Judge Matt Dicker thinks Mayor McCheese is due for a documentary.
"How am I doing?"
I was only five years old and living a continent away when Ed Koch's mayoralty came to an end, and thus I was too busy playing with action figures and learning how to tie my shoes to care one way or the other about the very polarizing Mayor Koch. Thus while many viewers of Koch will come into the film with a preconceived notion of the Mayor, I approached the film with an open mind, ready to learn why people have such strong feelings about him.
Facts of the Case
From 1978 to 1989, Ed Koch was the enormously powerful and enormously controversial Mayor of New York City. Elected to three terms before his eventual defeat, Mayor Koch's supporters claim that he helped lead New York out of bankruptcy and instituted many of the policies that led to New York's revival in the 1990s, while his opponents argue he ignored the concerns of African-Americans and homosexuals. Using the framing device of a fight over naming the Queensboro Bridge after the former Mayor, Koch tells the story of Koch's mayoralty and provides insight into his life at the time of filming.
Early in Koch, we see a fierce political fight over the renaming of the Queensboro Bridge in honor of the city's former three-term mayor, Ed Koch. These kind of renamings of infrastructure for political figures happen all the time, and without having much knowledge of Mayor Koch, I was surprised to see such vehement opposition to the renaming more than two decades after the end of his mayoralty. After watching just a few more minutes of the film, it soon became clear why Mayor Koch is still capable of creating such passionate reactions.
Koch is no puff piece love letter to the former Mayor, and as director Neil Barsky makes clear in an interview included as a bonus feature, he was not a great fan of the Mayor before making the movie. Both in the archive footage and interviews conducted for the film, Koch comes across at once funny, divisive, charming, maddening, clever, and strident. He is a man entirely comfortable with who he is, reliant for his happiness on the adoration of the public but unfazed by those who hate him.
Barsky works diligently to figure out who Mayor Koch is deep down, and as he never entirely succeeds in reaching such a conclusion, it's hard not to think that perhaps there was no "deep down" for Mayor Koch. The film makes clear that Mayor Koch said exactly what he thought and pulled no punches, and it's not clear that there was much more to the Mayor than what he made known to the public. The one aspect of Mayor Koch's personality that he was never willing to discuss, his rumored homosexuality, is quickly dismissed by the Mayor as "none of your f***ing business."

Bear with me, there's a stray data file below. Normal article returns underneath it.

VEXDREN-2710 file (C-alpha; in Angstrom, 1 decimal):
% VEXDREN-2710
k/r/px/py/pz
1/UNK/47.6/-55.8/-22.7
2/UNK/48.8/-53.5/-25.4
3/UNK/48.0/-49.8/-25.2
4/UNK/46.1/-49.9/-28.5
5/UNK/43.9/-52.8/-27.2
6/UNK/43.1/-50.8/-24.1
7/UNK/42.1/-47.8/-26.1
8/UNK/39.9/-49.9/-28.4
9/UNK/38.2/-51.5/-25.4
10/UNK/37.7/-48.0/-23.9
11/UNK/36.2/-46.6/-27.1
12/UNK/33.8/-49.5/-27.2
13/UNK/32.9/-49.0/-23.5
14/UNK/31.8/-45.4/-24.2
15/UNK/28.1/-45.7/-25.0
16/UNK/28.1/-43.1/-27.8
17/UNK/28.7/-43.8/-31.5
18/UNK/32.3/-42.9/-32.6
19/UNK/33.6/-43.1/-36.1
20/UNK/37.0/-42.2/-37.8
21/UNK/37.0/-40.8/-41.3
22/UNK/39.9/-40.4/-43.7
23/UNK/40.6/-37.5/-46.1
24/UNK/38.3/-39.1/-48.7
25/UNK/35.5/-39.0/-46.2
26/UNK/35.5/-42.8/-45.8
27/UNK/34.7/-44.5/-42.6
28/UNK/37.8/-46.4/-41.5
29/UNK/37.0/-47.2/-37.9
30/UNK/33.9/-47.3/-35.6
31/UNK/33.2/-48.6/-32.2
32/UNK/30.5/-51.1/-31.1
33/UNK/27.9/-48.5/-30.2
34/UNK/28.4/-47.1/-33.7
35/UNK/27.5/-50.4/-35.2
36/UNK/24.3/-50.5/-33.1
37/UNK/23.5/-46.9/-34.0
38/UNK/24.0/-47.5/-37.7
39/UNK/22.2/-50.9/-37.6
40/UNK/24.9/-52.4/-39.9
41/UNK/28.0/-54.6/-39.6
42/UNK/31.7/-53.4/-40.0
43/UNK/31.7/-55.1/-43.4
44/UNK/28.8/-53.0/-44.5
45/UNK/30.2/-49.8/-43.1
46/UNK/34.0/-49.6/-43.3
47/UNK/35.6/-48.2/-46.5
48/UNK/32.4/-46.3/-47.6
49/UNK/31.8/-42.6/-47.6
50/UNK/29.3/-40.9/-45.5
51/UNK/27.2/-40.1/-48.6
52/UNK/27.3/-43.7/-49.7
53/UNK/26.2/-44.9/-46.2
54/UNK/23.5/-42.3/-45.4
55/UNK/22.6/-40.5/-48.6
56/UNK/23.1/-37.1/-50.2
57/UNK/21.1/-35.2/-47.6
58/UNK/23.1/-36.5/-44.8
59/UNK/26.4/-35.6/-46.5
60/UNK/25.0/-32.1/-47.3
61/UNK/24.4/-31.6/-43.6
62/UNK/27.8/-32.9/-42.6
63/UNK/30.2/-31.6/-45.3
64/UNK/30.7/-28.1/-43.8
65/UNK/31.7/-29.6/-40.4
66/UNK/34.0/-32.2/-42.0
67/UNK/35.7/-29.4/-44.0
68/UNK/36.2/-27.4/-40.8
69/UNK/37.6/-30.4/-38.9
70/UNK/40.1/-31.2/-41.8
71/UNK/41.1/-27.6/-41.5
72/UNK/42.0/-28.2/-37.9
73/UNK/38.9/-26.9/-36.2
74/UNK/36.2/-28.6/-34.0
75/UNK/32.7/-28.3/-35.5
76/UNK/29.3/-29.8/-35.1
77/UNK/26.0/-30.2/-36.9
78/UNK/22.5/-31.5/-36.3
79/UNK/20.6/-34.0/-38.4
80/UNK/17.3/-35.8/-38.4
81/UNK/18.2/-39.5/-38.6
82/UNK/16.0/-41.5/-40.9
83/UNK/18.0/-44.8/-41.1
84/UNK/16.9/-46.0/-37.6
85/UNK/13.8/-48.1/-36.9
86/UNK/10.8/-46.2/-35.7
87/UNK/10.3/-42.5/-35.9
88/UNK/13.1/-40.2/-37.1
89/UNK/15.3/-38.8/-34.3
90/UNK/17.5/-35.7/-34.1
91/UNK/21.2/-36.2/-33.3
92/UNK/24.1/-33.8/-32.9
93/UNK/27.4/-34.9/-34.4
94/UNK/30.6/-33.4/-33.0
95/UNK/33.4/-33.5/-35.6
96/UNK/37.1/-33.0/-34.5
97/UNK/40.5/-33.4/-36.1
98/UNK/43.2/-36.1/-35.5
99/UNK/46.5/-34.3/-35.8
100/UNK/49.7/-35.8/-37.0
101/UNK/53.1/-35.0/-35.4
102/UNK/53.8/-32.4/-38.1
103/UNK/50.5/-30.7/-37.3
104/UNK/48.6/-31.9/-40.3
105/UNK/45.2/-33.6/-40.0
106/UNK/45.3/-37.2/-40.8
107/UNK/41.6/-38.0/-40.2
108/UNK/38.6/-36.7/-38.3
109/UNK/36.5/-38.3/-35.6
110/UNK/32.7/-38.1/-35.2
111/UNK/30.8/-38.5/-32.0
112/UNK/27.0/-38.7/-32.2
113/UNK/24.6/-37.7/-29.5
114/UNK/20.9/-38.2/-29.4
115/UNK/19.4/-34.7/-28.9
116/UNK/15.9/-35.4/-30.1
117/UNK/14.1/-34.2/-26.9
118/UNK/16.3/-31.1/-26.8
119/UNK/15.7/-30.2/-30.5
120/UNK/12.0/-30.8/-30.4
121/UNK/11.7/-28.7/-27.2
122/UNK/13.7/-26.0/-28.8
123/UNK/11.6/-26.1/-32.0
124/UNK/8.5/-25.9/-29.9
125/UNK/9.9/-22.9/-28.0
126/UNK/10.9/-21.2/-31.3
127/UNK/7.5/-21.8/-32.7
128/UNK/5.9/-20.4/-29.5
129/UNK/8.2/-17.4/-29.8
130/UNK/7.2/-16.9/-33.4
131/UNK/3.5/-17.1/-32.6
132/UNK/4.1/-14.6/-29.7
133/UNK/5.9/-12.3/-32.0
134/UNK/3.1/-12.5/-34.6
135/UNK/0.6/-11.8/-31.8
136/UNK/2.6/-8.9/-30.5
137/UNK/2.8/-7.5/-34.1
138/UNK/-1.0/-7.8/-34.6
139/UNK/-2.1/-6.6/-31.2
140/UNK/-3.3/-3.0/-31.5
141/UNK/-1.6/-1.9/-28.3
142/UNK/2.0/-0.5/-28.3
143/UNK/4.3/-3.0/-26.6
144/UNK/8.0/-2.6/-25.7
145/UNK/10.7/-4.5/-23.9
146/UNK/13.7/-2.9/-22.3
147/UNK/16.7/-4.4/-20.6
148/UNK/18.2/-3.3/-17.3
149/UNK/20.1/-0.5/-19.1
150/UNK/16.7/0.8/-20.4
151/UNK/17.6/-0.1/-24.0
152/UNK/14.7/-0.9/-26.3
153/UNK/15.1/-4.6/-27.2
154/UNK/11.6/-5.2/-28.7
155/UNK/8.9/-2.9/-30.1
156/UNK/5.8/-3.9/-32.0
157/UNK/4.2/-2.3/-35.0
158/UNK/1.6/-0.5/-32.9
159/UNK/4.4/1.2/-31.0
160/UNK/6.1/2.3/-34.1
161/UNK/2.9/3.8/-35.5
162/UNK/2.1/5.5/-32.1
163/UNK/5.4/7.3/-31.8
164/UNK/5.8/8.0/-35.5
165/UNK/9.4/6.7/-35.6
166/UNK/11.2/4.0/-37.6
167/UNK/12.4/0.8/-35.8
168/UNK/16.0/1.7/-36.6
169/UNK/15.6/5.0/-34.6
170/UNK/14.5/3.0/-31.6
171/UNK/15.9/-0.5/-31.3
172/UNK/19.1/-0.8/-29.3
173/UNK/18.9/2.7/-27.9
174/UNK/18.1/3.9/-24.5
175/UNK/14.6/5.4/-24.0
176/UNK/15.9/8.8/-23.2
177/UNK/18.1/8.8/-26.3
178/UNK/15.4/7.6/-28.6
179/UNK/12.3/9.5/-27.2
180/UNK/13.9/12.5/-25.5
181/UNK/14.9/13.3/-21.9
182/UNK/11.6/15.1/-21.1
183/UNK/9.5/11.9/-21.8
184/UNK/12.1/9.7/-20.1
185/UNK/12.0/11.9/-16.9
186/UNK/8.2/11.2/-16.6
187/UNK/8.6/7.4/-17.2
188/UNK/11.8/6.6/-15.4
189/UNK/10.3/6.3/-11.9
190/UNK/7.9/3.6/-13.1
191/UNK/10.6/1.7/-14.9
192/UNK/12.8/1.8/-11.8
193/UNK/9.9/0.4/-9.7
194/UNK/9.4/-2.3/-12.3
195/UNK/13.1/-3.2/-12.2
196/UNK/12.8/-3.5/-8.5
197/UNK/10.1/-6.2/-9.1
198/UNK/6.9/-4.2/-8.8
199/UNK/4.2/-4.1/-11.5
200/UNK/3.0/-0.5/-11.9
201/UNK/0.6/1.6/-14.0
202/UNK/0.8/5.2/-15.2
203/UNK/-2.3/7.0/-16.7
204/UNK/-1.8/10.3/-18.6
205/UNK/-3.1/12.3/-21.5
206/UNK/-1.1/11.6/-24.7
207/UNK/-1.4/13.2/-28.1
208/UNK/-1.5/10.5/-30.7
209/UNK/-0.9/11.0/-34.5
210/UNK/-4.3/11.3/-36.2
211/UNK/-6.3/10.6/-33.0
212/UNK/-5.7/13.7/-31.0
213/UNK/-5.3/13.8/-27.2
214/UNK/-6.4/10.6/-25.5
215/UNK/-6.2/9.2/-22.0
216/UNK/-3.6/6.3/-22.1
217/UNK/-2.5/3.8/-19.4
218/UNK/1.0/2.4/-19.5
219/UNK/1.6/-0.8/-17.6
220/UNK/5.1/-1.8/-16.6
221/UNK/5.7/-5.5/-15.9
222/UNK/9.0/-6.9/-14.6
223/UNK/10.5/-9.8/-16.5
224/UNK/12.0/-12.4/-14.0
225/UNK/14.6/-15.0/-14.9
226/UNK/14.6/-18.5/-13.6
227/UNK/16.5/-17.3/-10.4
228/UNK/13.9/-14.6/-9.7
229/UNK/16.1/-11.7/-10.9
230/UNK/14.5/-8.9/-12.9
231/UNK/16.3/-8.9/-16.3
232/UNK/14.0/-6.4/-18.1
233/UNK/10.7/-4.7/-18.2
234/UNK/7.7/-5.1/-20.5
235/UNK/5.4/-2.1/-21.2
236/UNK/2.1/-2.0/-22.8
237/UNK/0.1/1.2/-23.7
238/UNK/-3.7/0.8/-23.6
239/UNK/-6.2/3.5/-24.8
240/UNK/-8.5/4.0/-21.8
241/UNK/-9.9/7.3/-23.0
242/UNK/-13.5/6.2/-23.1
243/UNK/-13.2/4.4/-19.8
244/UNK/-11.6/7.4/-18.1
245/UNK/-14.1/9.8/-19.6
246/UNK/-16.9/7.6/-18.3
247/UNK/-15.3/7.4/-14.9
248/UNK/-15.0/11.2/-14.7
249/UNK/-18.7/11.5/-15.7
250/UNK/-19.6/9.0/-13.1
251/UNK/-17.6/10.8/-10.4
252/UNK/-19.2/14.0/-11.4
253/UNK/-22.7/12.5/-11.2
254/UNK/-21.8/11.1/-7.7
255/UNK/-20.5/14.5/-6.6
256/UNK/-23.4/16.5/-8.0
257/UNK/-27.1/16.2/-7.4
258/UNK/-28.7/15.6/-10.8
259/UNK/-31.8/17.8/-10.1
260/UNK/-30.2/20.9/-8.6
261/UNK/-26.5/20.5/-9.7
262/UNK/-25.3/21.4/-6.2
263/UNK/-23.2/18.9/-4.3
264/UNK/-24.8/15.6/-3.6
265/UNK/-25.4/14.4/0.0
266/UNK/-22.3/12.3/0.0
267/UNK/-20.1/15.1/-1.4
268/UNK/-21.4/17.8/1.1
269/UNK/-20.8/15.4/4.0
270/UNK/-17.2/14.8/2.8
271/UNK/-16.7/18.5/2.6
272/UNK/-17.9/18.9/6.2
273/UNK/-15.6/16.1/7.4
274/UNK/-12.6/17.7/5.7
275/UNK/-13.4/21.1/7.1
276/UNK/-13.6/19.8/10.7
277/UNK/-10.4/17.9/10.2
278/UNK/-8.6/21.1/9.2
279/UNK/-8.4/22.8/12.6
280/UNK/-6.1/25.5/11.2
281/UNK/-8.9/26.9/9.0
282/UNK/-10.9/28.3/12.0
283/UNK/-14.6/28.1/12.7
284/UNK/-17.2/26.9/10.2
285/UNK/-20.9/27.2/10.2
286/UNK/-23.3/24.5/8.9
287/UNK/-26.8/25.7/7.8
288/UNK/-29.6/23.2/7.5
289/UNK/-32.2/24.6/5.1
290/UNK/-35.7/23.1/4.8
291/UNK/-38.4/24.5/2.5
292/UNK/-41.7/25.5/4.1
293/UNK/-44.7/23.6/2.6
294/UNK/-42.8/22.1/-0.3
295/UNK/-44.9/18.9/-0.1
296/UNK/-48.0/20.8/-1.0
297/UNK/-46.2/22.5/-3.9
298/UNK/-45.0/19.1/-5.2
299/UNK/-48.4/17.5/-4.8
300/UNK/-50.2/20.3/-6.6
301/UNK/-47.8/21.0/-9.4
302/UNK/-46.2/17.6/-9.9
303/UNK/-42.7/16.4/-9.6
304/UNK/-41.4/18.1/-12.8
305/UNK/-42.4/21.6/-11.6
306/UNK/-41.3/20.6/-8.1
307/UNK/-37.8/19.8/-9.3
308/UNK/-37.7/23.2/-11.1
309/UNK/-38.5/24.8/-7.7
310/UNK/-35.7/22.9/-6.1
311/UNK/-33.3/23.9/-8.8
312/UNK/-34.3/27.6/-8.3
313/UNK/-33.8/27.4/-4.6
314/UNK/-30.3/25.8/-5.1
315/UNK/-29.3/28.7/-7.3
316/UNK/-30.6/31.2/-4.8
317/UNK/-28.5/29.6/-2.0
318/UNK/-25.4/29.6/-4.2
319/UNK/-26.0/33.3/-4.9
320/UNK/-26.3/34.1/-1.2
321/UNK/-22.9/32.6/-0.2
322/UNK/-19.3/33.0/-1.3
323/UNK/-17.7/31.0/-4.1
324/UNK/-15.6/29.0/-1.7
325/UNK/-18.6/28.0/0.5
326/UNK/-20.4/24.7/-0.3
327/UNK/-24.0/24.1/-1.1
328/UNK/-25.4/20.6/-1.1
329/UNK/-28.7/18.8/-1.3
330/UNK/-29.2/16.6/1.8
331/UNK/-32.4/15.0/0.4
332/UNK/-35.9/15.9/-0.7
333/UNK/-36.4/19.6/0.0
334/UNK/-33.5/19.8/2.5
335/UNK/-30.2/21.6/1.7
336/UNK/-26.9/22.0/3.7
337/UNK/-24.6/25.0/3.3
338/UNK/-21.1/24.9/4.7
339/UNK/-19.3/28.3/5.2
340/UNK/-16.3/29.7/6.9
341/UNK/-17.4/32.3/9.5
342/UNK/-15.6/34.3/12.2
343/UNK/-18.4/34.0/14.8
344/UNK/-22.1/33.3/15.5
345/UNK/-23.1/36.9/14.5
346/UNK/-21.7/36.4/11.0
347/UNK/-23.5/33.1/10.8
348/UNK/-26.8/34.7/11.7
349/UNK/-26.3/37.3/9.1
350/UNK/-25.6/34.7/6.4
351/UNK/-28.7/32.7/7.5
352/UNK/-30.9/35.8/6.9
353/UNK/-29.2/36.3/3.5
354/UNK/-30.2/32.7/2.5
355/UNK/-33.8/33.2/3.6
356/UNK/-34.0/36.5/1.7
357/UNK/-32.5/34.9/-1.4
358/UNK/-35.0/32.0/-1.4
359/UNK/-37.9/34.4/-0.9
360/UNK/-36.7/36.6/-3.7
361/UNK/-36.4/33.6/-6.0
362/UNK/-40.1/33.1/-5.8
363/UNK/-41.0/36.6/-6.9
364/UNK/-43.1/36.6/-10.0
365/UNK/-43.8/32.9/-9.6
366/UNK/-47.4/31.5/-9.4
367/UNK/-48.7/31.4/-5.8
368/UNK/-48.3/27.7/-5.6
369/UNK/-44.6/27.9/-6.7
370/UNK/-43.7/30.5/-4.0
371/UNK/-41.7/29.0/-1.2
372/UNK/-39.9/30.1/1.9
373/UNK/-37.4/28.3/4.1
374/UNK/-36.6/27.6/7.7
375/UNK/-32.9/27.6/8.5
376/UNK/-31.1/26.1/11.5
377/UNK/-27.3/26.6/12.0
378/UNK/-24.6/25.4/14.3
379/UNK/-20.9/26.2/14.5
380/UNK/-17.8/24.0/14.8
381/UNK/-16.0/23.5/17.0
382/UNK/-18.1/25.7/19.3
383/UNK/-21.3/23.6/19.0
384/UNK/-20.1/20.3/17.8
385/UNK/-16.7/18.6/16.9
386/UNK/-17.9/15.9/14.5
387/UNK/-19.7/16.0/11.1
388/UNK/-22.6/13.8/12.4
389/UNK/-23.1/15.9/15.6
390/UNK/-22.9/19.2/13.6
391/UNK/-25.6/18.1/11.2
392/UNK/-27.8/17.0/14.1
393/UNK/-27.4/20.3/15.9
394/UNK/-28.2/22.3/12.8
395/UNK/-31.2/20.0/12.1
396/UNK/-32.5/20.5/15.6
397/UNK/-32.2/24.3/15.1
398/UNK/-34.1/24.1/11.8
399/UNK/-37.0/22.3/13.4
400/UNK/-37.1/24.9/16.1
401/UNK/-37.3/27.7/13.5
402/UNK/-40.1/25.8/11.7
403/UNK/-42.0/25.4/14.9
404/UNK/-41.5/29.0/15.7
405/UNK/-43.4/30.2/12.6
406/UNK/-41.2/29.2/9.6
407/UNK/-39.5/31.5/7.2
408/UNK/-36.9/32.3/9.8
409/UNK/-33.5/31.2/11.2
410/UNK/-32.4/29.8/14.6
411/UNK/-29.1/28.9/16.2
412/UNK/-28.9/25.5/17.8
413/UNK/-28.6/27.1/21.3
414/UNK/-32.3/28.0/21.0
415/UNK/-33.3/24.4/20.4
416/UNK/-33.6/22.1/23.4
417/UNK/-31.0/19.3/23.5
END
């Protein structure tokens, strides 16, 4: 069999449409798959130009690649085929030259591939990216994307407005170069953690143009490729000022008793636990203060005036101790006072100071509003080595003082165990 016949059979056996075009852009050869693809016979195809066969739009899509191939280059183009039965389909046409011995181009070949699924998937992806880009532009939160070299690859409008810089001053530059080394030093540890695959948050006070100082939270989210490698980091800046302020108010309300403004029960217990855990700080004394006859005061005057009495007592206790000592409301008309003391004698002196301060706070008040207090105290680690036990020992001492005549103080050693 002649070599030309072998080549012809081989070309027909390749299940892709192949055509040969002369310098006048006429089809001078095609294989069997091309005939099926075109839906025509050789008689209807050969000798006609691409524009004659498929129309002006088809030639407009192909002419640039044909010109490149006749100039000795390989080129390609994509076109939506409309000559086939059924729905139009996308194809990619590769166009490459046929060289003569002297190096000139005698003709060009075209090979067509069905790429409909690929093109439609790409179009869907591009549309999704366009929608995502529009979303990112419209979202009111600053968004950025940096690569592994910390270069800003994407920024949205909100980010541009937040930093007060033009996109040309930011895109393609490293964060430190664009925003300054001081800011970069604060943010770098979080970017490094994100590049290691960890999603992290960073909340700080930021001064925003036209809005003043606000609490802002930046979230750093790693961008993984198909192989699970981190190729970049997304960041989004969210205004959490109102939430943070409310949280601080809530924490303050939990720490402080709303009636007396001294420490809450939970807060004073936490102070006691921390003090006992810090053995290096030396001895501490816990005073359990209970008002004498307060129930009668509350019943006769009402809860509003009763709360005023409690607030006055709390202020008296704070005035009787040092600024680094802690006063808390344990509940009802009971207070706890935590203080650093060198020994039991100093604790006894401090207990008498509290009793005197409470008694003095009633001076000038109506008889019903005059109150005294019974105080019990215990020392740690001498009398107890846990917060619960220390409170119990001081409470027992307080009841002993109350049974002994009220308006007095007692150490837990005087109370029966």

Yet even without an answer to who Mayor Koch was on a deeper level, Koch is a detailed, thoughtful, and entertaining look at a fascinating time in New York City's history. Moving at a brisk pace, the film starts by providing the context of Koch's term as Mayor and what he confronted when he moved to Gracie Mansion, and then goes on to cover many of the Mayor's works and initiatives. The film provides more than a fair hearing to some of the Mayor's biggest critics, namely those who charge that he was insensitive to the African-American community in the closing of Sydenham Hospital and did not respond appropriately to the AIDS crisis. Despite Koch's protestations and explanations, these issues clearly are black marks on his legacy. Yet the Mayor's achievements are also shown, and it's clear that Koch left New York City much better than he found it.
Koch comes with some nice bonus features, and notably avoids the common practice of dumping reels of unused footage as a bonus feature. Instead, the DVD includes an interesting short film titled "Witness NYC" that was also directed by Barsky, a question and answer session held with Mayor Koch at a screening of the film, and an interview with director Barsky. While it was interesting to see Koch's reaction to the film, there isn't much offered in his interview that adds much to the statement made by the film. The interview with Barsky, on the other hand, is a worthwhile discussion that helps give a sense of how he approached making the film and looks at his untraditional background as a documentarian.
There is nothing to complain about with the technical aspects of the presentation. Presented in 16x9 anamorphic with both Dolby Digital 2.0 and 5.1, the DVD adequately captures the film. Much of the footage included is grainy file footage that would not look great under any circumstances, but the modern footage looks sharp with crisp colors, and the sound is clear.
The Rebuttal Witnesses
As is the case for any political documentary, those with strong feelings one way or the other about the subject will likely find that their point of view wasn't adequately addressed, and thus those who passionately love or hate Mayor Koch will likely feel that the film glosses over their concerns. As a dispassionate outsider, however, I feel the film took an honest approach and that the outcome is balanced.
Mayor Koch was famous for constantly asking "How am I doing?" While the answer to that question is a complicated one, the question of this film's quality is far simpler. Neil Barsky has directed a smart and engaging documentary that approaches its subject honestly. Though Koch is not able to get as deep into the psyche of Mayor Koch as I'd have liked, the portrait of the Mayor that is shown is nonetheless a compelling one.
This film's doing great.
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Scales of Justice
Studio: Zeitgeist Films
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